Bounce Back

Danielle Morrison

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Award Recipient

ECU Health Design Award for Innovation – Honourable Mention

Reimagining accessibility through the somatic experience of sound


Bounce Back challenges conventional notions of accessibility by shifting responsibility from the individual to the community. Through the lens of the Deaf community, this project reimagines access and questions the value of sound, envisioning a world where vibrations are experienced in place of sound.

Inspired by the proud Deaf identities of my grandparents, Bounce Back is informed by their experiences of existing in a hearing world with intuitive adaptations that embrace rather than alter their Deafness. This project aims to move beyond traditional accessibility tools that adapt Deaf individuals to the hearing world, and instead rethinks how we can adapt to them.

At its core, Bounce Back fosters human connection through a new approach to experiencing vibrations as a means of communication. The project employs colourful wearable technology to facilitate playful interactions that allow individuals to adapt and learn from other ways of being.


Bounce Back is a series of different shaped patches that can be pinned to your clothes to expand human connection beyond the verbal and aural sound experience. 

The patches contain three main elements: the social engagement between two users, the visual language that communicates to others that you are actively a part of an accessibility interaction; and the technology that encourages users to imagine sound beyond the auditory.

Social Engagement

I believe accessibility should be more of a community effort, so I wanted the patches to facilitate an interaction between two people, challenging the notion that the responsibility of accessibility should only fall on the individual. 

I imagine it being a way to alert someone of your presence or wanting to get the attention of someone. An example of an interaction I have in mind would be someone notifying a focused person at work by sending them a small vibration through the patches.

Visual Language

The next element of the patches is the visual language. This is what helps communicate the narrative of shared responsibility.

The colourful, playful patches stand out when wearing them with everyday clothes to communicate to others that you are actively making a choice to share some of the responsibility for accessibility. They can be pinned anywhere on the body and allow users to choose where they want to feel sound.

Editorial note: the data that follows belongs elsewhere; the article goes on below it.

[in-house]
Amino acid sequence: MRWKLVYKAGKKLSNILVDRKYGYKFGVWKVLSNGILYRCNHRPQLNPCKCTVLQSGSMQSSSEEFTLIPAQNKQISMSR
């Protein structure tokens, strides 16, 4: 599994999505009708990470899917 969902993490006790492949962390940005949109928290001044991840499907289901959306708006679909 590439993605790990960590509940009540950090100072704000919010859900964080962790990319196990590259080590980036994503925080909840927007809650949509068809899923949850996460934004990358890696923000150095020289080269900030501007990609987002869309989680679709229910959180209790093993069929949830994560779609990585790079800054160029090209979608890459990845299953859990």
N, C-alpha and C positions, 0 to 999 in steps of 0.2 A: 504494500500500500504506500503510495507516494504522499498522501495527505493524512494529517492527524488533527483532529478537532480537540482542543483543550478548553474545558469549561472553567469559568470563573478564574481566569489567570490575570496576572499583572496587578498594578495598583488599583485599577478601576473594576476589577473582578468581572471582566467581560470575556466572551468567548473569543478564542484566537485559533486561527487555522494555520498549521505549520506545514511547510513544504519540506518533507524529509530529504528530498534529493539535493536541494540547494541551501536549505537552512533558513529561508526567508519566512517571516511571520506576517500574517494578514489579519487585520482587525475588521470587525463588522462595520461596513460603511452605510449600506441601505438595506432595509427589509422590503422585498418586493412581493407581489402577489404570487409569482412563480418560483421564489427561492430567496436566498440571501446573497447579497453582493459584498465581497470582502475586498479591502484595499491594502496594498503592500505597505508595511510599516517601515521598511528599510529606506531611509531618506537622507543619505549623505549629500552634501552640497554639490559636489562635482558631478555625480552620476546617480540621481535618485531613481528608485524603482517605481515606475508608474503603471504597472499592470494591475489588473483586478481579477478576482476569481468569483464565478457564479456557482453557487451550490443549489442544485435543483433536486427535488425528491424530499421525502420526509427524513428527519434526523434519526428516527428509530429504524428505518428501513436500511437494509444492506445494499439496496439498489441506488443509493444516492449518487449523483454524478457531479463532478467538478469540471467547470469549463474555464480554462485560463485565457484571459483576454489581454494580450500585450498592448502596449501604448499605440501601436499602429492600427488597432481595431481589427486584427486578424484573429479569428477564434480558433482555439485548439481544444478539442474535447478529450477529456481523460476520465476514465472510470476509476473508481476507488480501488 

The patches are also embroidered with circuit drawing-inspired symbols to imply the technology that is embedded within them.


The final element of the patches is radio frequency electronics, or RF for short. Electronics are not my wheelhouse, nor did I think that they really communicate the simple, intuitive nature of my grandparents’ adaptations. But I wanted a way to help people engage with the idea of experiencing sound physically, without making my project feel cold and unapproachable through unfamiliar technology. The RF electronics satisfied my challenges because it is a simple technology and exists in an everyday item we are all familiar with – a garage door opener.

One person would have the patch that has an RF transmitter remote, and the other person would have the patch with the RF receiver and a small haptic motor that vibrates when activated by the remote.

Together, the visual language, the electronics, and the interaction between two people challenges the notion that accessibility is the responsibility of the individual, but should be a community effort, and the way to approach this is through bold questioning of our current perceptions as a way to understand other ways of being.

So, with all these ideas in mind, what is the value of sound?

Danielle Morrison

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As a multidisciplinary designer, I am passionate about exploring the intersections between accessibility, community, movement, and play. Drawing on my background in dance, my creative work is grounded in a love for movement and community, and I find inspiration in the human body and its interaction with the world. Additionally, I have a particular affinity for working with textiles. My work often finds itself in the realm of social design and speculative futures, where I strive to create inclusive and critical designs that question the current systems we have in place.

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